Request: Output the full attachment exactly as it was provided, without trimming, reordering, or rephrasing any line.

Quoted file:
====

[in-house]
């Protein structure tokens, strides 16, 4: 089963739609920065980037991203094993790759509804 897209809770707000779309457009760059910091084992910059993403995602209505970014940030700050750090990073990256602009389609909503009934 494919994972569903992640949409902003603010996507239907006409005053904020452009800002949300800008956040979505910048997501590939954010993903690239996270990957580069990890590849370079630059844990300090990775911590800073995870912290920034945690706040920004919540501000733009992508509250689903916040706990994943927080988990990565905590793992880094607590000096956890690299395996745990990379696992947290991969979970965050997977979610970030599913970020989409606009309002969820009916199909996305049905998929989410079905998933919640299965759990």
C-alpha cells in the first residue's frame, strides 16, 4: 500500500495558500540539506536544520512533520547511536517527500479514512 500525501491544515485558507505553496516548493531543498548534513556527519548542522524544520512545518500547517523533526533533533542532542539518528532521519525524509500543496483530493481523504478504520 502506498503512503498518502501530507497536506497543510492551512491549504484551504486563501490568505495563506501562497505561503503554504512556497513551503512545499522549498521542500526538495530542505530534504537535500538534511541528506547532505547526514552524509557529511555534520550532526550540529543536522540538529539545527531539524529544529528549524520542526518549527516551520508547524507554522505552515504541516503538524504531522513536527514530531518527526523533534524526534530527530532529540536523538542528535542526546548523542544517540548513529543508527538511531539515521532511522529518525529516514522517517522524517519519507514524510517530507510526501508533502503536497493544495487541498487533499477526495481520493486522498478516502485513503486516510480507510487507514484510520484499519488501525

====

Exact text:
[in-house]
């Protein structure tokens, strides 16, 4: 089963739609920065980037991203094993790759509804 897209809770707000779309457009760059910091084992910059993403995602209505970014940030700050750090990073990256602009389609909503009934 494919994972569903992640949409902003603010996507239907006409005053904020452009800002949300800008956040979505910048997501590939954010993903690239996270990957580069990890590849370079630059844990300090990775911590800073995870912290920034945690706040920004919540501000733009992508509250689903916040706990994943927080988990990565905590793992880094607590000096956890690299395996745990990379696992947290991969979970965050997977979610970030599913970020989409606009309002969820009916199909996305049905998929989410079905998933919640299965759990």
C-alpha cells in the first residue's frame, strides 16, 4: 500500500495558500540539506536544520512533520547511536517527500479514512 500525501491544515485558507505553496516548493531543498548534513556527519548542522524544520512545518500547517523533526533533533542532542539518528532521519525524509500543496483530493481523504478504520 502506498503512503498518502501530507497536506497543510492551512491549504484551504486563501490568505495563506501562497505561503503554504512556497513551503512545499522549498521542500526538495530542505530534504537535500538534511541528506547532505547526514552524509557529511555534520550532526550540529543536522540538529539545527531539524529544529528549524520542526518549527516551520508547524507554522505552515504541516503538524504531522513536527514530531518527526523533534524526534530527530532529540536523538542528535542526546548523542544517540548513529543508527538511531539515521532511522529518525529516514522517517522524517519519507514524510517530507510526501508533502503536497493544495487541498487533499477526495481520493486522498478516502485513503486516510480507510487507514484510520484499519488501525